Had the cataclysmic storm prophesied by meteorologists last night brought with it a violent flood, it's unlikely Patty Griffin fans would have taken notice till the waters reached chin-level. Touring in support of American Kid, her first album of original material in more than six years, the Maine-born singer-songwriter made quick work of selling out the Athenaeum Theatre, and the venue proved a cozy harbor for her poignant and vital brand of Americana.Hailing from Taos, New Mexico, opener Max Gomez drew back the curtains with deft and often thunderous finger-picking. You can plan on hearing the solo guitarist's earnest songwriting and formidable chops on an episode-closing TV drama some day soon, but Gomez was at his most compelling with his tender cover of John Hartford's timeless "In Tall Buildings."Read More
Eighth Blackbird with Shara Worden, Bryce Dessner and Nico Muhly
Save that tax refund, because May is going to be lousy with brilliant live music. Bridging the Apr/May divide are local heroes Eighth Blackbird alongside My Brightest Diamond's Shara Worden, the National's Bryce Dessner and composition/piano paragon Nico Muhly. Other than Philip Glass's Two Pages (1968), the program is comprised entirely of music written in the past five years, including works by Tristan Perich, Steve Mackey, David Lang, Muhly, Dessner and Worden. We are especially curious to hear a world premiere original by 8bb pianist Lisa Kaplan, scored for piano four hands.
The authentic voice of the viola lies somewhere between melancholy and introspection, hued in lustrous ochres and burnished golds. Though the instrument is fluent in countless dialects, it’s this dark patina that violist Nicholas Cords is drawn to on his elegant solo disc, Recursions. With no less than seven composers featured (including himself), the album covers a broad expanse of the instrument’s repertoire while unapologetically sequestering itself to a warm, embracing sound world.Read More
That equal rights for gay couples are currently being debated before the Supreme Court makes the release of Jace Clayton’s The Julius Eastman Memory Depot all the more poignant. Eastman was a gay, African-American, post-minimalist composer working within the largely white, conservative idiom of classical music in the 1960s–’80s whose radical brilliance has long remained in obscurity. Clayton, better known as DJ /rupture, is a paragon of social consciousness and a preternaturally talented purveyor of sound who aims to amend that with this tribute.Read More
New Yorkers traipsing through MoMA last weekend can boast they saw Tilda Swinton napping in an aquarium. Chicago may have lost that round of the Marina Abramović Pastiche Olympics, but those lucky enough to have queued up early at the Museum of Contemporary Art tonight were treated to something far more memorable and exhilarating. As the final offering on the MCA's artistically fertile Face the Strange series, Kim Gordon drew an impressive loop of freezing, wind-slapped fans around the museum. With Sonic Youth's schedule indefinitely blank after Gordon's split with bandmate Thurston Moore, devotees were eager to get their hands on one of the very limited, very $0.00 tickets and see what new paths this sonic vanguard is embarking upon.Read More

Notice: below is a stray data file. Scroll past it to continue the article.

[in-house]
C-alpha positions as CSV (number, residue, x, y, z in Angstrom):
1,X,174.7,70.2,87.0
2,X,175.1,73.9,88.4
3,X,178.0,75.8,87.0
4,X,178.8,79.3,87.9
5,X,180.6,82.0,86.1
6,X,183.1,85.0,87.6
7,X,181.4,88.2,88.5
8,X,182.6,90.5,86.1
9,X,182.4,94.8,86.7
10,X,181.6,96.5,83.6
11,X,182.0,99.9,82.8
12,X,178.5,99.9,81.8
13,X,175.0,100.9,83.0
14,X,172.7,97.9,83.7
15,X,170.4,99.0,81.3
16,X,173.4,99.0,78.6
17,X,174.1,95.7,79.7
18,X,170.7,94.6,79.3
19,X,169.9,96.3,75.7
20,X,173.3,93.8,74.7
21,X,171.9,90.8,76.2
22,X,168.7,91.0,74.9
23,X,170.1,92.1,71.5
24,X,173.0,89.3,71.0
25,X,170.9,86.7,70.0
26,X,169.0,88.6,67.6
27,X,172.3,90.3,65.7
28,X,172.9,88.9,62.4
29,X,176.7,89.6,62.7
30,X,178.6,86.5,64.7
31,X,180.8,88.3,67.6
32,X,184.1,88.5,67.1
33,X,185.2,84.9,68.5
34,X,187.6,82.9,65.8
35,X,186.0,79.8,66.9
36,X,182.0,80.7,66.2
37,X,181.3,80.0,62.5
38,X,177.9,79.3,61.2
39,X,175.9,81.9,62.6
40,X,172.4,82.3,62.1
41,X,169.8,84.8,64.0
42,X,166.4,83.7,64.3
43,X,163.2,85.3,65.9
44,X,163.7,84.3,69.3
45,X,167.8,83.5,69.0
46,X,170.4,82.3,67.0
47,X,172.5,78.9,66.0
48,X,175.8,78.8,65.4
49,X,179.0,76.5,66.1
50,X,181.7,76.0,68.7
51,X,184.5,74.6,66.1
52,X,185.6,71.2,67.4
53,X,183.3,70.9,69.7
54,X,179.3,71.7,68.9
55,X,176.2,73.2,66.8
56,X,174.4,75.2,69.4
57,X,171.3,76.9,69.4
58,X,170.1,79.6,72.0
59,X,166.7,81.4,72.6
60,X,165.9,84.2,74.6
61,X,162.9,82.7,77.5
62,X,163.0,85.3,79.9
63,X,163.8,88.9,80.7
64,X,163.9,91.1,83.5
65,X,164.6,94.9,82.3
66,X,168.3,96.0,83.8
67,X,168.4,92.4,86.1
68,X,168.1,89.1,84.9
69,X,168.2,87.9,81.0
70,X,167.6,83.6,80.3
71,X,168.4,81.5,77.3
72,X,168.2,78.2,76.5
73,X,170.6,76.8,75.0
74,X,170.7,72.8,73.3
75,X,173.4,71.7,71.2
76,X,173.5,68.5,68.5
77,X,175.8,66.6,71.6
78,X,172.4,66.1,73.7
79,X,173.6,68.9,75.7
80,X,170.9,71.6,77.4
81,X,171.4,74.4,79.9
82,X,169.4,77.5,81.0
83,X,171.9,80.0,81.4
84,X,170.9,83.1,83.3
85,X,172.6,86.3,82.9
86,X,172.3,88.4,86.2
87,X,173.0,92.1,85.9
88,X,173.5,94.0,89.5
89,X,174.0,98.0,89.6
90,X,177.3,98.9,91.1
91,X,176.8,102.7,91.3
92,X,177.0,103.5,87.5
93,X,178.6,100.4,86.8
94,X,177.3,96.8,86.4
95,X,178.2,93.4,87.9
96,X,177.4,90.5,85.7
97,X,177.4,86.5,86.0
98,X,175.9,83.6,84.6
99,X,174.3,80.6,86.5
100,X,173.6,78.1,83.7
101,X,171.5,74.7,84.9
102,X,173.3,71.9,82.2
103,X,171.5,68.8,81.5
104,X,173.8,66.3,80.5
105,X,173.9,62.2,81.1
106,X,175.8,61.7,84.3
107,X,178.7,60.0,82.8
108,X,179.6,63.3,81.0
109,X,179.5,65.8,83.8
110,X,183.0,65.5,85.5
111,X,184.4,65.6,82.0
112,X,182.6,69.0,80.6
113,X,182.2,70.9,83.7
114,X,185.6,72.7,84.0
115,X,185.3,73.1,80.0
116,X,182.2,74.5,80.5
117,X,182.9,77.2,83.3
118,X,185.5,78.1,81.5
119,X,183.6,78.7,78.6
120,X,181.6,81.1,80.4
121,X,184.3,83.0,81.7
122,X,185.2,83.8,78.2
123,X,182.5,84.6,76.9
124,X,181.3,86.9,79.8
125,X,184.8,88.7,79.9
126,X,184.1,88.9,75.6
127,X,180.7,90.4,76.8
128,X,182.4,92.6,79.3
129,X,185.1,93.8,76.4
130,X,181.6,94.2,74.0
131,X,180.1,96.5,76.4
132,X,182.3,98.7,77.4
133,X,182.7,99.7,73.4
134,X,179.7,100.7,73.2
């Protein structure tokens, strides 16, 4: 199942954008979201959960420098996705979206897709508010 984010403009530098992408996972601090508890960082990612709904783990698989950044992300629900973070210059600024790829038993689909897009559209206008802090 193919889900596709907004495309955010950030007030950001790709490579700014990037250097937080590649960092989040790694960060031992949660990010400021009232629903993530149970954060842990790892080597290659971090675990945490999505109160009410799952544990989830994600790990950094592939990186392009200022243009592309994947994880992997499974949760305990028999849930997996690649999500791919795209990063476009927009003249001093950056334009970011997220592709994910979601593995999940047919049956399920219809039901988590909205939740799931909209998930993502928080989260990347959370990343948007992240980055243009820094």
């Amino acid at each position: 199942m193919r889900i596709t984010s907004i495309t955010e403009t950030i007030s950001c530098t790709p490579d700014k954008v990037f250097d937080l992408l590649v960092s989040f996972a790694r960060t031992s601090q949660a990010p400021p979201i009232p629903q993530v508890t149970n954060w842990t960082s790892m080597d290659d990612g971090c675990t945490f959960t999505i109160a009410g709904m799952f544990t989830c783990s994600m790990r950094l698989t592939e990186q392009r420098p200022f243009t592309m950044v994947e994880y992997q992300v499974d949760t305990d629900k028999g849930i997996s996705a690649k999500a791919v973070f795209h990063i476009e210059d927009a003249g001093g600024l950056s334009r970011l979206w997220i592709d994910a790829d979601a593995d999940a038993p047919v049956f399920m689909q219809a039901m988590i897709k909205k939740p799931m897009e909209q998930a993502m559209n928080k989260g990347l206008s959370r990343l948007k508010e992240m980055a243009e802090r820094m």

Listening to Ted Hearne and Philip White’s R We Who R We is a bit like attempting to force the beaters of an electric hand mixer through one’s nostrils and into the brain, then flipping the power on…and this is an unequivocally good thing. Using Top 40 hits like Ke$ha’s “We R Who We R” and Madonna’s “Material Girl” as a point of departure, vocal hellion Hearne and electronic conjurer White hook listeners with the familiar while hurtling through often confrontational and exceptionally potent sonic deconstructions. Other than the lyric content, almost nothing remains of the source material, offering not pop-tune covers but compositional reinventions.Read More
Each selection on Corpo di Terra seeks to be a “song without words,” which may be why composer Suzanne Farrin’s music feels so familiar. Structured around texts of the Italian poet Petrarch, with the exception of “Time Is a Cage,” these solos and duets play like field recordings from inside the cerebral cortex.Read More
The first thing listeners should know about Georges Lentz is that his entire compositional oeuvre is rooted in an existential fear of the sheer magnitude of the universe. That’s right, NASA junkies, you’ve found your composer. The Luxembourg native’s ongoing Caeli enarrant… (“The heavens declare…”) project includes works for prepared piano and string quartet among others, but two orchestral pieces and one concertante work comprise the celestial track listing on Works for Orchestra, a fresh take from the Orchestre Philharmonique du Luxembourg and conductor Emilio Pomarico.Read More
In the laboratory that is new music, with its accumulation of extended techniques, there are two kinds of performers: those who play “at” these often intractable methods, and those who organically inhabit them. Cellist Mariel Roberts spends the entirety of her outstanding debut album, Nonextraneous Sounds, in the latter category, executing demanding scores with the familiarity of a Bach cello suite.Read More
The sumptuous, Copland-esque chords of “Overtones” draw back the curtains on The Master: Original Motion Picture Soundtrack, but within seconds they’ve devolved into a low-frequency swarm. Similar to the Scientology-like sect at the heart of the film, this early contamination of Americana tonality in Jonny Greenwood’s score feels familiar at first, then disorienting. Employing a full orchestra for his second collaboration with Paul Thomas Anderson (the first being 2007’s There Will Be Blood), the Radiohead guitarist draws on the sonorities and harmonic landscapes of composers like Ravel. Take “Alethia,” where a harp’s altered pentatonic scales buoy a languid clarinet and flute duet, begging for a full-frame shot of a face curled in silent conflict.Read More